(1) exercise “substantial control” over the company, or

(2) own or control at least 25% of the company’s ownership interests.

Under the Reporting Rule, an individual exercises “substantial control” if:

  • the individual is a senior officer (the company’s president, chief financial officer, general counsel, chief executive officer, chief operating officer, or any other officer who performs a similar function);
  • the individual has authority to appoint or remove certain officers or a majority of directors (or similar body) of the company;
  • the individual is an important decision-maker for the company (as determined under FinCEN guidance); or
  • the individual has any other form of substantial control over the company as provided by FinCEN (e., a catch-all).

In addition to identifying their beneficial owners, companies must report the company name, address, the place of its formation or registration, and its taxpayer identification number.

Reporting Deadlines

Non-exempt companies in existence prior to January 1, 2024 will have until January 1, 2025 to file their report. New companies formed on or after January 1, 2024 and before January 1, 2025 have 90 days after their formation becomes effective to submit their initial BOI report. New companies formed on or after January 1, 2025 have 30 days after their formation becomes effective to submit their initial BOI report. If there is any change to the reported information about a company or its beneficial owners, the company must file an updated report no later than 30 calendar days after the change.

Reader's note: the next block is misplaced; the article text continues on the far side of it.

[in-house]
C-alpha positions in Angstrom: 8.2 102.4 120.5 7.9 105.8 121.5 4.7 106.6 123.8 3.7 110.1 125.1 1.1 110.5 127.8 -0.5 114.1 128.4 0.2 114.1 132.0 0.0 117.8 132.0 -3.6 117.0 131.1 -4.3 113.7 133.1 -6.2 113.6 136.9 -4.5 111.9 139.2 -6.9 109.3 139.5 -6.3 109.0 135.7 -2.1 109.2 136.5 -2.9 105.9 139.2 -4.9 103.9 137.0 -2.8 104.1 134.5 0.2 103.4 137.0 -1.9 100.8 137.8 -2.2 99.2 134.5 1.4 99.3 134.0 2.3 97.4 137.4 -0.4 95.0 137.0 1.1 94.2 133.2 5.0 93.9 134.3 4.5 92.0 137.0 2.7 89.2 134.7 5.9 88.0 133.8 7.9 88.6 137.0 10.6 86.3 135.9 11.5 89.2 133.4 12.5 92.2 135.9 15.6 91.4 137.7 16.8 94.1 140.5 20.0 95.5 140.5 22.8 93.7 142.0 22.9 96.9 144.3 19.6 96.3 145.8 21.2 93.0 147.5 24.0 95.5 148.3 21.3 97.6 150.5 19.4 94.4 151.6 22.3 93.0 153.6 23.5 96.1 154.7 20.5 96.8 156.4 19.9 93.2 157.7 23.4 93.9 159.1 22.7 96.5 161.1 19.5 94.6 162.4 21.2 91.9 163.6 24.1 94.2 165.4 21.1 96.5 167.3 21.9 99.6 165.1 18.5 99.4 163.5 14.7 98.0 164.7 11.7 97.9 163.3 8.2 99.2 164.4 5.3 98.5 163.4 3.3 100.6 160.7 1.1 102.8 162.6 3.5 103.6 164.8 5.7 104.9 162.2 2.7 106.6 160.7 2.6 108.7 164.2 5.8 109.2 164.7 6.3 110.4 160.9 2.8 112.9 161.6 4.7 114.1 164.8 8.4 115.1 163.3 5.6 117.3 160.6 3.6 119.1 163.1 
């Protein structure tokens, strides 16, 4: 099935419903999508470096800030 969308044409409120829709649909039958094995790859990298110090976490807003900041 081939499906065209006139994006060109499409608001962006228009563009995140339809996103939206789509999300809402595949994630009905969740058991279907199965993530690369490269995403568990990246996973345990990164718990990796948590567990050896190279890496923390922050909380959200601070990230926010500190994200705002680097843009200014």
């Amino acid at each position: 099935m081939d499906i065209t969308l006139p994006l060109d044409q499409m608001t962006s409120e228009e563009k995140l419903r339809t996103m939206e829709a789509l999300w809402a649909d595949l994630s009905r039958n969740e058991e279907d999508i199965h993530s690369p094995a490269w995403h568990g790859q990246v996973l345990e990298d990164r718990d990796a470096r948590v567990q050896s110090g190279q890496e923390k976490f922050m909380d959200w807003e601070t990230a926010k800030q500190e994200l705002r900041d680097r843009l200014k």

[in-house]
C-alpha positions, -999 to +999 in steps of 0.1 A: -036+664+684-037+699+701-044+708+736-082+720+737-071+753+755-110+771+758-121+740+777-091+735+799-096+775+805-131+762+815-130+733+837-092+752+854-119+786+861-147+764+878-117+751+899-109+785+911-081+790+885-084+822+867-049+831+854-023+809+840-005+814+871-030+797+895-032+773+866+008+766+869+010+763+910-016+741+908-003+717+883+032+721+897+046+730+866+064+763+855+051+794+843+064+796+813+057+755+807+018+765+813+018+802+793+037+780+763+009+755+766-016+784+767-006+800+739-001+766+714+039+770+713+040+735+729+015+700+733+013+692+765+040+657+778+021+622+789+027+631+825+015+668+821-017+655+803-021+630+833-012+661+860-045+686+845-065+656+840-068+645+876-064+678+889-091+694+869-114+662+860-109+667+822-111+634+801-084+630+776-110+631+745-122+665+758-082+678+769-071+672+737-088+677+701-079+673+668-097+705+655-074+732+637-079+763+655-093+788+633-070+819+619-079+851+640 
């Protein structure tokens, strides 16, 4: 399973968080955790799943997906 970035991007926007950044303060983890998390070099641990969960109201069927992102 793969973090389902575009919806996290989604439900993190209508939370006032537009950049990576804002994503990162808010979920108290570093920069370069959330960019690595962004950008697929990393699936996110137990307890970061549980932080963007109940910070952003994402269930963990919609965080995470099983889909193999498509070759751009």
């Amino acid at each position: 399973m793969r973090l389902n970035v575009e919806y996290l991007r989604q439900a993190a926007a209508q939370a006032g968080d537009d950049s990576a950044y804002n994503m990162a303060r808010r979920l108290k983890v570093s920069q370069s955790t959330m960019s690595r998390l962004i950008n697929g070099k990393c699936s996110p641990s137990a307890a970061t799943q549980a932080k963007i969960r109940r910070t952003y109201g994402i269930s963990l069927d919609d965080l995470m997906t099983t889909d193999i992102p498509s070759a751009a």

To prepare for these reporting deadlines, businesses should determine whether they are considered Reporting Companies and if so, they might begin preparing reporting information and consider creating internal policies for gathering this information, if necessary. All organizations should be aware of the reporting requirement and routinely assess if they are or will be required to submit such reports.

No Public Access to BOI Reports

Note that the BOI will not be made publicly available. Generally, FinCEN will disclose its collected BOI only (i) to government officials for national security, intelligence, and law enforcement purposes; and (ii) with the reporting company’s consent, to financial institutions.

Key Resources:

[1] A “large operating company” is defined as a company who, among other requirements, employs more than 20 full-time employees, operates from physical premises in the United States, and has more than $5,000,000 in annual gross receipts or sales.


Aneliese Castro
Los Angeles
Charles B. Oppenheim
Los Angeles
San Francisco
Karl A. Schmitz
Los Angeles
Michael Shimada
San Francisco

For further questions regarding the Corporate Transparency Act reporting requirements, please contact Karl Schmitz, Charles Oppenheim, or Aneliese Castro in Los Angeles, Ryan Cuthbertson or Melania Jankowski in Boston, Michael Shimada in San Francisco or any member of the Hooper, Lundy, and Bookman team to determine how best to proceed in this new, and rapidly changing, regulatory environment.